Meet Valerie Cornet

A photographer, divemaster and remote sensing scientist.

By Tiani Dun

Valerie Cornet is a current PhD student at JCU, where she has just begun her research project in the field of Remote Sensing in coral reef monitoring. Coming all the way from Hong Kong and the UK, Val completed her Masters degree in 2020. She obtained a high distinction in her research component, awarding her an AIMS@JCU scholarship for her PhD.

Growing up, Val would visit her favourite reef on Coral Island, Thailand and go snorkeling with her family.

“It was a beautiful vibrant, lively reef. We went every single year. It made me fall in love with the ocean.”

Val at Orpheus Island: Photo by Tara Prenzlau

But it was also here when Val first realised that our oceans needed our help.

“One year, half the reef was gone. I was so shocked, what had happened to this magical place I loved so much?”

“And the next year it was gone. No live coral, no fish, the reef was a graveyard. We haven’t been back since.”

Val felt as though she had watched something she loved slowly die.

“It had disintegrated in front of my eyes year after year, and then it was just gone. It was heartbreaking.”

This particular reef had no regulations, so it was not surprising that with the many tourists touching, stepping on and breaking the corals; along with heat waves and recurrent bleaching events, the ecosystem had collapsed.

“I felt as though I had watched climate change occur in front of my own eyes. Since then, I realised I needed to do something.”

Coral Bommie by Valerie Cornet

Val’s intimate experience with the ocean is what drove her towards the field of marine science. For her, it was an obvious path –she couldn’t see herself doing anything else.

“I wanted to do something that matters, to make a positive difference on the planet.”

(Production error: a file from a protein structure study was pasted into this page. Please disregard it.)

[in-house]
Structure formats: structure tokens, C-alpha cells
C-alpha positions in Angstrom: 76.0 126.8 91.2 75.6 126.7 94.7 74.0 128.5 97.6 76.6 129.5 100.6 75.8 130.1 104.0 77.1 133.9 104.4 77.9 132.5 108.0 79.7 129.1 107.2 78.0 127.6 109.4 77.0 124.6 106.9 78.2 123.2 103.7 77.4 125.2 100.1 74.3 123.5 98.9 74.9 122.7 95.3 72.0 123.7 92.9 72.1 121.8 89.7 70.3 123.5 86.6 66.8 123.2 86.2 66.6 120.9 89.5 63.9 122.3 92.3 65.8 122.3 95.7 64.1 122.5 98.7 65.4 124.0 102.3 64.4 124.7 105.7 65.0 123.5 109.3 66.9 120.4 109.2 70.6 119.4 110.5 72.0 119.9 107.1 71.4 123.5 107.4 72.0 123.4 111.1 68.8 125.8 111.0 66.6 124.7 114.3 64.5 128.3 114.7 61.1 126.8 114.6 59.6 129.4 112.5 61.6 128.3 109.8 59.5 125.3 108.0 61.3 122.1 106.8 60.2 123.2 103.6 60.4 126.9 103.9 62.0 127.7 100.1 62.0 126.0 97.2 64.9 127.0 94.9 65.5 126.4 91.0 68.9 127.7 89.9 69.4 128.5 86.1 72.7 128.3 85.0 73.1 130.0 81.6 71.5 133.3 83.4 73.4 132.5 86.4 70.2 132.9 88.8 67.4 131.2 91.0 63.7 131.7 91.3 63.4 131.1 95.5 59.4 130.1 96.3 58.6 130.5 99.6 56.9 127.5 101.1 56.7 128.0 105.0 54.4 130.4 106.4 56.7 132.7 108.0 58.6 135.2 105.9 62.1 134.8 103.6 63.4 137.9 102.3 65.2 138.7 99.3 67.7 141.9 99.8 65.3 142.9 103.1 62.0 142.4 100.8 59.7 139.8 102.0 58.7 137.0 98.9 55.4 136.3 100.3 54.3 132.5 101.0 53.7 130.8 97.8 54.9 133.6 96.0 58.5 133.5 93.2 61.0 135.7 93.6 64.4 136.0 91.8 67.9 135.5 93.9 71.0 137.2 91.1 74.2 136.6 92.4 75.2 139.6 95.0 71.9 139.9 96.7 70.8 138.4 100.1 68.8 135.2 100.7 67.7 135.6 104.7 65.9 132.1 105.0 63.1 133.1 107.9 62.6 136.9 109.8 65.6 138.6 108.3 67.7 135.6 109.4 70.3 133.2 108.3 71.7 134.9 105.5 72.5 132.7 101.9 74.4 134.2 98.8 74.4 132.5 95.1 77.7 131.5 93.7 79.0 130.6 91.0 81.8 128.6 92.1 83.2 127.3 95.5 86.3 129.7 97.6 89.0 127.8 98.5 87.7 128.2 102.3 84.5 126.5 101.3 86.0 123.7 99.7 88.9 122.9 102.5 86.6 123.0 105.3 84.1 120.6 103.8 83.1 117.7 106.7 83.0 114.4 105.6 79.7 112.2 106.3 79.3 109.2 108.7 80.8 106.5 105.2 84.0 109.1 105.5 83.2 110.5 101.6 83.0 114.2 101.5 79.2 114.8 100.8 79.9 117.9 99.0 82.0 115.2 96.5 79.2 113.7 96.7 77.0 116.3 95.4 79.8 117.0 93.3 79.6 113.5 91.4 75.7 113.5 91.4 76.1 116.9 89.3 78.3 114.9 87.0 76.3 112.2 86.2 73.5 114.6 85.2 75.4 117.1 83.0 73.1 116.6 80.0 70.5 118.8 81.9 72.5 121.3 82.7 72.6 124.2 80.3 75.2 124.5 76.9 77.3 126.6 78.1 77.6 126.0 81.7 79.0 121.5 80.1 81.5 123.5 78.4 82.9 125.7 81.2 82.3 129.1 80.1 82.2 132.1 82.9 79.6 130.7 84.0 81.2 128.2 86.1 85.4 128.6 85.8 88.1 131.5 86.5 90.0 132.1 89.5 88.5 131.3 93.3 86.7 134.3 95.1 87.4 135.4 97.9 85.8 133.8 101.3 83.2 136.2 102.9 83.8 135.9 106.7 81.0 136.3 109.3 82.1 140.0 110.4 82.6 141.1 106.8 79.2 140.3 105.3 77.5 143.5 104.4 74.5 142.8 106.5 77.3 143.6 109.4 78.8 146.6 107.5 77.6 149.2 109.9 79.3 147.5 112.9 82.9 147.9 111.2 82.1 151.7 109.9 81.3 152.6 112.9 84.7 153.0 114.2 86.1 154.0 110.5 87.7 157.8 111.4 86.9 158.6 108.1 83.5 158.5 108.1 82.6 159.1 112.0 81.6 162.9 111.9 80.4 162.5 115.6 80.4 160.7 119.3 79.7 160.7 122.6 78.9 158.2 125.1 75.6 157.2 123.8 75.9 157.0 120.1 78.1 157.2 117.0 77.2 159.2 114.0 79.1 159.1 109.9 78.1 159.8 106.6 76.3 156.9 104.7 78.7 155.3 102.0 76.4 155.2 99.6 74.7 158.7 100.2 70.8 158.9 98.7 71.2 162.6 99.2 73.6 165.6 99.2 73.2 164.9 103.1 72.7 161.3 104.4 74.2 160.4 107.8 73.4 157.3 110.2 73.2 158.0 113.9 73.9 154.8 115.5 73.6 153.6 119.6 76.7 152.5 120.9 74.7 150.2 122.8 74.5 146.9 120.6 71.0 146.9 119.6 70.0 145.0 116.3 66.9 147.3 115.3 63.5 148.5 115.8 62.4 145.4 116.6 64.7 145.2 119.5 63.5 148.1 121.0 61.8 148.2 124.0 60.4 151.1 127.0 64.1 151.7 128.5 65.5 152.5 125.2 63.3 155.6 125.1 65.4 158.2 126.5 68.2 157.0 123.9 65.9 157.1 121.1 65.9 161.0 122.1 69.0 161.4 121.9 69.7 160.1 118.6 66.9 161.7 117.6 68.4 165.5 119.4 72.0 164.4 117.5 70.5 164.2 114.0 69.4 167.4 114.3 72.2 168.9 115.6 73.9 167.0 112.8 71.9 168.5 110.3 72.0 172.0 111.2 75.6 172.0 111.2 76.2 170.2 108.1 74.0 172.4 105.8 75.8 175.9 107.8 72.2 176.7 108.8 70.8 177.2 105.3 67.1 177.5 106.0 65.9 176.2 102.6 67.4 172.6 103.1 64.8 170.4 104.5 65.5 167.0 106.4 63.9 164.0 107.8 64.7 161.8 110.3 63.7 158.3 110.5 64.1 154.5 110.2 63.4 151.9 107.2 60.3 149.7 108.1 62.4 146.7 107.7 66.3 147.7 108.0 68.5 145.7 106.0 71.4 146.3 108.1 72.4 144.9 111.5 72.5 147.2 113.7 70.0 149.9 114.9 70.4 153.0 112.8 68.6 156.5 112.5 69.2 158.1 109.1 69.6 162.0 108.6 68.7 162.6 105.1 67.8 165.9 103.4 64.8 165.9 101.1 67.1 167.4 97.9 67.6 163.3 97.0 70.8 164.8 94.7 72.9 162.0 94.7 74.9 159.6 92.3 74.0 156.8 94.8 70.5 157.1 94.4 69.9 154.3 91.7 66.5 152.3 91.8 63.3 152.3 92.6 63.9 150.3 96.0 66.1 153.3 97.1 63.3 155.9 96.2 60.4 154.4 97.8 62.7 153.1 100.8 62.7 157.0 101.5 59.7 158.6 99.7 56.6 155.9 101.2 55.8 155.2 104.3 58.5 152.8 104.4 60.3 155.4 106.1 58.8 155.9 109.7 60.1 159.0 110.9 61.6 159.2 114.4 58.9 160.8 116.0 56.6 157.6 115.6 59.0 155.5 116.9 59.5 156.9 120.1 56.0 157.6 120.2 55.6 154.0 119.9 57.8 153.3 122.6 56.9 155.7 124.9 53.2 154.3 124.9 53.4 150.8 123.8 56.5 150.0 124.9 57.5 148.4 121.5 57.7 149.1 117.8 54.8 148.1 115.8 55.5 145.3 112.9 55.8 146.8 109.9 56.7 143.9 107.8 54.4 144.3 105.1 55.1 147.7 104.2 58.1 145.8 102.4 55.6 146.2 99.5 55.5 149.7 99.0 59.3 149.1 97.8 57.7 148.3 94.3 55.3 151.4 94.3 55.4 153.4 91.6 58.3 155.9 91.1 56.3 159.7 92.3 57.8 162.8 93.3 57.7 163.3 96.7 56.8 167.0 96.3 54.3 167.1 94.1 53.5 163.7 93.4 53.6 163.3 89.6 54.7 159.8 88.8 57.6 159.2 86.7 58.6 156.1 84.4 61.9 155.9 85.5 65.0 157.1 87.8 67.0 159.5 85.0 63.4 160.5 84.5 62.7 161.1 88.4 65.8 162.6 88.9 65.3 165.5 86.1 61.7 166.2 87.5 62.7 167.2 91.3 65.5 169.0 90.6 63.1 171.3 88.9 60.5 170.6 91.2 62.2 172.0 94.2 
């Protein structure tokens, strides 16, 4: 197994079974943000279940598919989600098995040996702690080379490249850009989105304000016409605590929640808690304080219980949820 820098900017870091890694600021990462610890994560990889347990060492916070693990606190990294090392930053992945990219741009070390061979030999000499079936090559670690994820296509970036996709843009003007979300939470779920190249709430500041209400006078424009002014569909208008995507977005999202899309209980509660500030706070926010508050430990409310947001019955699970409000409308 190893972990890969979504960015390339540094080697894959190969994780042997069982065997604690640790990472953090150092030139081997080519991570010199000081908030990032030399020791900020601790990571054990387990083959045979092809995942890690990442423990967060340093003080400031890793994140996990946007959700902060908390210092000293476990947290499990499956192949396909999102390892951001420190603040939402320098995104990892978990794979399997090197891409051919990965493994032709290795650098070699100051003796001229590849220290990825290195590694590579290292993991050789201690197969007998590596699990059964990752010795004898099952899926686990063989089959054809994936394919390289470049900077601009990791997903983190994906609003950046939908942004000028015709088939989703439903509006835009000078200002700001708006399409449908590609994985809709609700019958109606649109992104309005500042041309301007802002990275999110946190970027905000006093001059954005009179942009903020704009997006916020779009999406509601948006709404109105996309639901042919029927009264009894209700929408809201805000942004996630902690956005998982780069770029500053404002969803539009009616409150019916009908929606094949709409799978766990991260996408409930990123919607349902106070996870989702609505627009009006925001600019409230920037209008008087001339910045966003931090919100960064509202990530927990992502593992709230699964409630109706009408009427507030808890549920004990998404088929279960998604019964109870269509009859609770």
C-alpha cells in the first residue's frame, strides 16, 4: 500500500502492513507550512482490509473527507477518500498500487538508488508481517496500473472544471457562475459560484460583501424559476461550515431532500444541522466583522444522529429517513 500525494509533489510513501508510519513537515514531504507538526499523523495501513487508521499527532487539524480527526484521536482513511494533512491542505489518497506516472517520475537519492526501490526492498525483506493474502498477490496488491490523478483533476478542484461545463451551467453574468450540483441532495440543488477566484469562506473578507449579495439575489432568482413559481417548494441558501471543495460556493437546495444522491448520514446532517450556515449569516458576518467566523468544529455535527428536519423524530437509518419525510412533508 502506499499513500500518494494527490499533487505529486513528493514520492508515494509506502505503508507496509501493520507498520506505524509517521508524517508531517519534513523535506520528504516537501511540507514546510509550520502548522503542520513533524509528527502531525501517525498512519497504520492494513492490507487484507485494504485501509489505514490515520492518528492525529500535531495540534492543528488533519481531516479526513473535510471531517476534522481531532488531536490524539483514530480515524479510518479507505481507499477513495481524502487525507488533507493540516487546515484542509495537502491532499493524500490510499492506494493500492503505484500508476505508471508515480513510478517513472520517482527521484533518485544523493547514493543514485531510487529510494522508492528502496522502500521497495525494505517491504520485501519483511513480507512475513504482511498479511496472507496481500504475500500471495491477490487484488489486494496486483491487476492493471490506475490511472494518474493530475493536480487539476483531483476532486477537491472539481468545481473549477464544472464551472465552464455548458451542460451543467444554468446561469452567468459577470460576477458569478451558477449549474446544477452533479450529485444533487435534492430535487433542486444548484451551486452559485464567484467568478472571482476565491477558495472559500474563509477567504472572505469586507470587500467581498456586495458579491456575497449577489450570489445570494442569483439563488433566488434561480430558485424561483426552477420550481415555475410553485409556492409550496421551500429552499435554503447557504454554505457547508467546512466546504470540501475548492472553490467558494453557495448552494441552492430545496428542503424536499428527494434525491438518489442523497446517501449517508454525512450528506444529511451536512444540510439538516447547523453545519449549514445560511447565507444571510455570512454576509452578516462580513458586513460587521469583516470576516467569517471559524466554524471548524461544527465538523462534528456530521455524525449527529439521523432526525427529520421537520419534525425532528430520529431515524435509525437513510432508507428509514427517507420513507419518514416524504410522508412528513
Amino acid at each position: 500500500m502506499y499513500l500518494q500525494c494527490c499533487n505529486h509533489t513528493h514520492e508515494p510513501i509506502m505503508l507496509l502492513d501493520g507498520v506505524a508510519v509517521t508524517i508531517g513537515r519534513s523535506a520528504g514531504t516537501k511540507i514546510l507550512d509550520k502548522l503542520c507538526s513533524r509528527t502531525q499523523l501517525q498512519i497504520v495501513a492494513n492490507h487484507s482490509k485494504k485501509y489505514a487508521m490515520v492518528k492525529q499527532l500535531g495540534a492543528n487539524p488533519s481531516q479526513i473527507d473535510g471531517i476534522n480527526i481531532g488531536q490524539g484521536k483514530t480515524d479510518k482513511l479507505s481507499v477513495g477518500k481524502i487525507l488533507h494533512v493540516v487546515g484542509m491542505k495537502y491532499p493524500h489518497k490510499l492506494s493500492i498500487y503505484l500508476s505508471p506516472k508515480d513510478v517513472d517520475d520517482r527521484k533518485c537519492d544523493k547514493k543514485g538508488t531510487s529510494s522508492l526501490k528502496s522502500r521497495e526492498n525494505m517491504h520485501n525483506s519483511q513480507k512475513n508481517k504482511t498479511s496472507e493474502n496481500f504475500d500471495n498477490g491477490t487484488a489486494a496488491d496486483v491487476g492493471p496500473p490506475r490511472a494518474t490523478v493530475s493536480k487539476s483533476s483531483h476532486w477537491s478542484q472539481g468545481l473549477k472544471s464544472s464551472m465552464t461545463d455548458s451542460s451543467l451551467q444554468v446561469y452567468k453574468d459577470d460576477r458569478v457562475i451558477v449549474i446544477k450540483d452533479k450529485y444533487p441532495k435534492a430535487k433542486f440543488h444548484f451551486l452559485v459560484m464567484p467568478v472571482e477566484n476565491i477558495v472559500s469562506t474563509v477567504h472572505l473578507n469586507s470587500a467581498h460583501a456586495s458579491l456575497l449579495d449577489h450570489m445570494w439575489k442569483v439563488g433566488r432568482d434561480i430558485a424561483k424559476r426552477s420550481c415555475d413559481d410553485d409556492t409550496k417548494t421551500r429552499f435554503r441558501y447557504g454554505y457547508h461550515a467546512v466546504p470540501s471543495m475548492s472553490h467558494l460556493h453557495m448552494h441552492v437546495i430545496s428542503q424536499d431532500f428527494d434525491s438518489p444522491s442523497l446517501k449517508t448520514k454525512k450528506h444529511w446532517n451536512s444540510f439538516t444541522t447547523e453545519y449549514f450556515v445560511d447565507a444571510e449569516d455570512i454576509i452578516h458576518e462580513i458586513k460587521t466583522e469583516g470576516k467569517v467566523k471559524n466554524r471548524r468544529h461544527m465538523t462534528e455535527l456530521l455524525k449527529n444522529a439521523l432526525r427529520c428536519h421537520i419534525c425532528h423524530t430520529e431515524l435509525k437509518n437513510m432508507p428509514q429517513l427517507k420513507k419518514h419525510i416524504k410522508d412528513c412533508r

To leave her mark on the earth, Val felt the need to contribute in some way. Now she hopes to do what she can to help make the world a better place, reef by reef, and it all stemmed from her love of diving.

“I fell in love with diving straight away – I was obsessed. That feeling of being underwater -it was just something else.”

When she was 15, about a year after she started diving, Val started experimenting with underwater photography.

Porcelain anemone crab by Valerie Cornet

Photography opened up a whole new avenue of diving for Val, forcing her to look at the underwater world with fresh, new eyes.

“Diving gave me the opportunity to photograph things that people don’t often get to see and show them to others.”

She began a diving portfolio, @Valgoesdeep on Instagram, which has now gained a following of over 10,000!

Bignose Unicornfish by Valerie Cornet

However, in the past couple of years Val has been concentrating more on her studies and hasn’t taken the time to go diving as much as she would like. Luckily, she has been exploring the ocean in new ways through her Remote Sensing research.

In October last year, Valerie went on a research expedition to Cape York with Schmitt ocean institute. Here, on the Research Vessel Falkor, Val was put in charge of the deep freezing. Samples of corals, sediments, jellies, inverts and sponges needed to be preserved in liquid nitrogen, at -60°C!

The trip was an exciting one, as the team of scientists planned to use multi-beam sonar to create 3D maps of the underwater topography. In this manner, they could create really large maps at once, in areas that hadn’t been mapped before.